Things you may not know about electric blankets
By Christina Woodger
Whether you already own an electric blanket or are debating buying one, here are some facts about electric blankets that you may not know.
Just want to know which electric blanket is best for you? Head straight to our electric blanket reviews.
From whether you can use an electric blanket with a memory foam mattress, to whether you can lend yours to your dog, our experts answer your questions.
How do electric blankets actually work?
Electric blankets contain thin electrical wires. When you plug the blanket into your mains electricity supply, the electrical wires heat up.
How hot do electric blankets get?
All the electric blankets we've tested have at least two different heat settings and a few have as many as nine. Their minimum temperatures tend to be around 25°C (the lowest is 18°C), while the average maximum is around 48°C (the highest is 56°C).
Are electric blankets expensive to run?
No. Using the most energy-efficient blanket in our test for two hours a day, every day for half a year, would cost just £2.99. In general, electric blankets aren't hugely expensive to run: the least energy-efficient we've tested would cost £8.06 to run for this time.
Find out more about our tough tests - see how we test electric blankets.
Would I just be better off with a hot water bottle?
They're not really comparable. A hot water bottle offers localised heat, whereas an electric blanket should warm you all over. If you do own a hot water bottle, put it under the covers at the top of the bed to warm the bedclothes while you go and brush your teeth. Then, when you get into your now cosy bed, move it down to keep your feet warm.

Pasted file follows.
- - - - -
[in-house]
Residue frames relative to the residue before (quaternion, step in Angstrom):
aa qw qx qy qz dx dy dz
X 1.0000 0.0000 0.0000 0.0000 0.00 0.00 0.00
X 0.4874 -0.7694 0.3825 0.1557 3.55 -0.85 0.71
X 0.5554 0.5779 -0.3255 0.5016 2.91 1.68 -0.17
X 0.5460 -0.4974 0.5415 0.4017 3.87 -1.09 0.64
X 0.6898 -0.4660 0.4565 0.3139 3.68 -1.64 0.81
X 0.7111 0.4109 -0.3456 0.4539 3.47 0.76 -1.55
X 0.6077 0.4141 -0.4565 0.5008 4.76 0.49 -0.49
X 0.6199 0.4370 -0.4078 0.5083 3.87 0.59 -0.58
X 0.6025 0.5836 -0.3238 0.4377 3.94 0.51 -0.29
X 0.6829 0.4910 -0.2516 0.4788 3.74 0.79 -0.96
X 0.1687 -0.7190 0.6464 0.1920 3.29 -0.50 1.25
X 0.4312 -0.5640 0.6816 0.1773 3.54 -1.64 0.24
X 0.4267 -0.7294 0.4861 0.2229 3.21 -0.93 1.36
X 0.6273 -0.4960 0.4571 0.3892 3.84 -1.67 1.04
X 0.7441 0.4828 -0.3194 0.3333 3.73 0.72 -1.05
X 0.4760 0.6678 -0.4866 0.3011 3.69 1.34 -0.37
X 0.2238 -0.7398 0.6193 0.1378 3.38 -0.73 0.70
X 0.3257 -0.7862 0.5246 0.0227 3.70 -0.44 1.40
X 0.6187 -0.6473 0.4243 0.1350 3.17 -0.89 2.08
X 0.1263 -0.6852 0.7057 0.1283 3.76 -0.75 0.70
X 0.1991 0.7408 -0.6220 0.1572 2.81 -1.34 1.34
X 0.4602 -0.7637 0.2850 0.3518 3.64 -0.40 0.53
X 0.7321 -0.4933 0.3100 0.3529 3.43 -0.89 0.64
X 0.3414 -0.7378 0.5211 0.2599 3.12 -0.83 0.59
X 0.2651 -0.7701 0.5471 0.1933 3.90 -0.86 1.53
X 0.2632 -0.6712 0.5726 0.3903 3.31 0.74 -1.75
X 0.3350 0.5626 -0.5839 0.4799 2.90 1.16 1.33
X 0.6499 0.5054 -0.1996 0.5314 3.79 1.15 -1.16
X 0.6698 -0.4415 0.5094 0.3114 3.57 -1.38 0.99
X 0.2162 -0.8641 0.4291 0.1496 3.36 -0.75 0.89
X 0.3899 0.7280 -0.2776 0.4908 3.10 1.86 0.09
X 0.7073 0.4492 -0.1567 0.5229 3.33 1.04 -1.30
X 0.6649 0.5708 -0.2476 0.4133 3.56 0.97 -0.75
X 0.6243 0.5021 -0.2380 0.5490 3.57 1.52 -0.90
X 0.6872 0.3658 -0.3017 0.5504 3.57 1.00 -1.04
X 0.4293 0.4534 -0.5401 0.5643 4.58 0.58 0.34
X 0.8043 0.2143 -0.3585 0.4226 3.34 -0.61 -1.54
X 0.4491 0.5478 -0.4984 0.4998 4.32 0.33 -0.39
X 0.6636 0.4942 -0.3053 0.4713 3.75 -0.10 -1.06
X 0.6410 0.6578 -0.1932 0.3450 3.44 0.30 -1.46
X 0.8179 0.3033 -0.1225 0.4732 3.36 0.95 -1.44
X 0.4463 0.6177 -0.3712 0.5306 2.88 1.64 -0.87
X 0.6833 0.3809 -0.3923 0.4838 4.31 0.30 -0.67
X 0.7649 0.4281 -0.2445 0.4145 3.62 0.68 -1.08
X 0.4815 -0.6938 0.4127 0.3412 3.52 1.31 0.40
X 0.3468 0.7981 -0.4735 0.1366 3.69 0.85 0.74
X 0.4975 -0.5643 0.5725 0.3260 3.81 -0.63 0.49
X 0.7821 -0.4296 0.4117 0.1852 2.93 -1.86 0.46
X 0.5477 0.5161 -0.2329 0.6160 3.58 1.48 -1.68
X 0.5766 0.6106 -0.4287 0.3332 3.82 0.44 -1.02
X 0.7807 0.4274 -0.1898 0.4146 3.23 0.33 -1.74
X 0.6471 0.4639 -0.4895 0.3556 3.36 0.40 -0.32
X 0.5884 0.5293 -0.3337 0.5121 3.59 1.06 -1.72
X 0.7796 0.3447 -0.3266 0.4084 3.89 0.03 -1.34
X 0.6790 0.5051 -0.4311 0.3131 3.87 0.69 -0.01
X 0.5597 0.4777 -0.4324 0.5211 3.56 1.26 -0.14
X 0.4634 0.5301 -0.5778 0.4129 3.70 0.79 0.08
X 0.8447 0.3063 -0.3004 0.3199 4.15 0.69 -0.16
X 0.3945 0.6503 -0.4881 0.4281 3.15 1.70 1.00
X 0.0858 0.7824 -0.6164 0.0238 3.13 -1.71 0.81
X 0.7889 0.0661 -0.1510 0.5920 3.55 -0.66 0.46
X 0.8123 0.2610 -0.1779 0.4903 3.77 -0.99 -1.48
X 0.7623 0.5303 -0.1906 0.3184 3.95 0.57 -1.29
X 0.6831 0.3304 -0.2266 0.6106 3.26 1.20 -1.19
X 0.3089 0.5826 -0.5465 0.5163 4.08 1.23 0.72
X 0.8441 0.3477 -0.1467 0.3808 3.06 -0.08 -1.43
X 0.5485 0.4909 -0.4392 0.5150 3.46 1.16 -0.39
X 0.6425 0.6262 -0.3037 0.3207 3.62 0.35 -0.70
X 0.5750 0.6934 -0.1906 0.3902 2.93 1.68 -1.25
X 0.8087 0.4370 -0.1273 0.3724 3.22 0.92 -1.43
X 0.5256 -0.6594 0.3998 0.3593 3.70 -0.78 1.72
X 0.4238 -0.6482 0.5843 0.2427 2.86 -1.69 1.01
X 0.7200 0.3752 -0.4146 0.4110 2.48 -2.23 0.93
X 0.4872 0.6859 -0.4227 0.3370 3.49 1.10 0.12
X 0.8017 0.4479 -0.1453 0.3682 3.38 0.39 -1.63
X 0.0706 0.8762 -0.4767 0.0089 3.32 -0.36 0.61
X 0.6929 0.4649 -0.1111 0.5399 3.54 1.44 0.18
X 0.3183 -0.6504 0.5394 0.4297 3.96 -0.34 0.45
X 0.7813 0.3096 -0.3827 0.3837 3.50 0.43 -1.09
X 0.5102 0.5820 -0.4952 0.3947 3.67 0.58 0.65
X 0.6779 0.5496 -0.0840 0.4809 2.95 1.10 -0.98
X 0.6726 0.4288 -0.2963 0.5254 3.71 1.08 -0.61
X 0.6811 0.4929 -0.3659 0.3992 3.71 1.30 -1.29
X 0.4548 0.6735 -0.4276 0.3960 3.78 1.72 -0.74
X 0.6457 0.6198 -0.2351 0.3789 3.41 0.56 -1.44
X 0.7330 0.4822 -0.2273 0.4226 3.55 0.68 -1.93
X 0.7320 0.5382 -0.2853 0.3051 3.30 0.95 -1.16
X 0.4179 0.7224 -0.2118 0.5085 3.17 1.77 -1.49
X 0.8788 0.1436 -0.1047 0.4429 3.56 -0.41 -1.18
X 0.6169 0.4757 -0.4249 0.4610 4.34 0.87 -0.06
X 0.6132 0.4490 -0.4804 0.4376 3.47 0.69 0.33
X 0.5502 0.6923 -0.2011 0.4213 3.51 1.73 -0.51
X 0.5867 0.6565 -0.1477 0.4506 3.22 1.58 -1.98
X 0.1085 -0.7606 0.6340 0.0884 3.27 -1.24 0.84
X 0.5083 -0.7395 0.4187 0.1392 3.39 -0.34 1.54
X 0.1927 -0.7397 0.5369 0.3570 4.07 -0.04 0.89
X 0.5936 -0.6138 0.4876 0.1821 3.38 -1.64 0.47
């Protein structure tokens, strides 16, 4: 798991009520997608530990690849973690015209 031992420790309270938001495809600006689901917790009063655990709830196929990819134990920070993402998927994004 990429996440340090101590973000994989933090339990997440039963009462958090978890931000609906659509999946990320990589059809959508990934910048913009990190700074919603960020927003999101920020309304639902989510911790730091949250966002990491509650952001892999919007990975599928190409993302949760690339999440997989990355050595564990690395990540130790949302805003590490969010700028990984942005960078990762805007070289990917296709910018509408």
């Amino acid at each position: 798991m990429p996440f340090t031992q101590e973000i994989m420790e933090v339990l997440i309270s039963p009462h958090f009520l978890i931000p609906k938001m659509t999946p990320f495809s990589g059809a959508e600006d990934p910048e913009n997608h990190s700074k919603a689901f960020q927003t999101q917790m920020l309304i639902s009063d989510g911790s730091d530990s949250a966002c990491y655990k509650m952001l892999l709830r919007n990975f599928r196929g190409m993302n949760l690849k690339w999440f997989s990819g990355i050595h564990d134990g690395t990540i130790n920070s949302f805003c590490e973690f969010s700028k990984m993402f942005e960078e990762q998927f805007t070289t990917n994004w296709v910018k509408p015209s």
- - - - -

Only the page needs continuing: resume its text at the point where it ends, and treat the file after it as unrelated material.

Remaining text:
A hot water bottle will cool down over time, but an electric blanket should stay warm until it's due to switch off. If this sounds good to you, then check out our expert advice on how to buy the best electric blanket.
Can I use my electric blanket with a memory foam mattress?
Although there are no known safety issues with using an electric blanket and a memory foam mattress, manufacturers often advise against it. This is because the blanket will act as a barrier between your body and the memory foam, preventing the memory foam moulding to your body and making it much less comfortable. Over time, the heat from the blanket also has the potential to damage the memory foam.
Some manufacturers say it's fine to use the two together. But there must always be a sheet or cover between the foam and the blanket, and the blanket must not be left on all night (we wouldn't advise leaving an electric blanket on all night anyway).
Can I use an electrical blanket for my dog?
It's important to keep dogs warm in winter, but you shouldn't give your electric blanket to your dog.
A Dogs Trust spokesperson said: 'Dogs Trust would discourage pet owners from using an electric blanket on their dog’s bed. Whilst many pet owners may view an electric blanket as an ideal way to keep their dog warm, it could stop a dog from being able to regulate their body temperature, particularly if a dog sleeps in a crate or enclosed bed'.
Instead, purchase a sensible winter blanket for your dog. And, if possible, let his or her coat grow.
Now you know a bit more about electric blankets, find out which one is best for you - see our electric blanket reviews. Looking for other ways to stay cosy in winter? Then find out if you should install a wood burning stove or if you can cut your energy bills with a smart thermostat.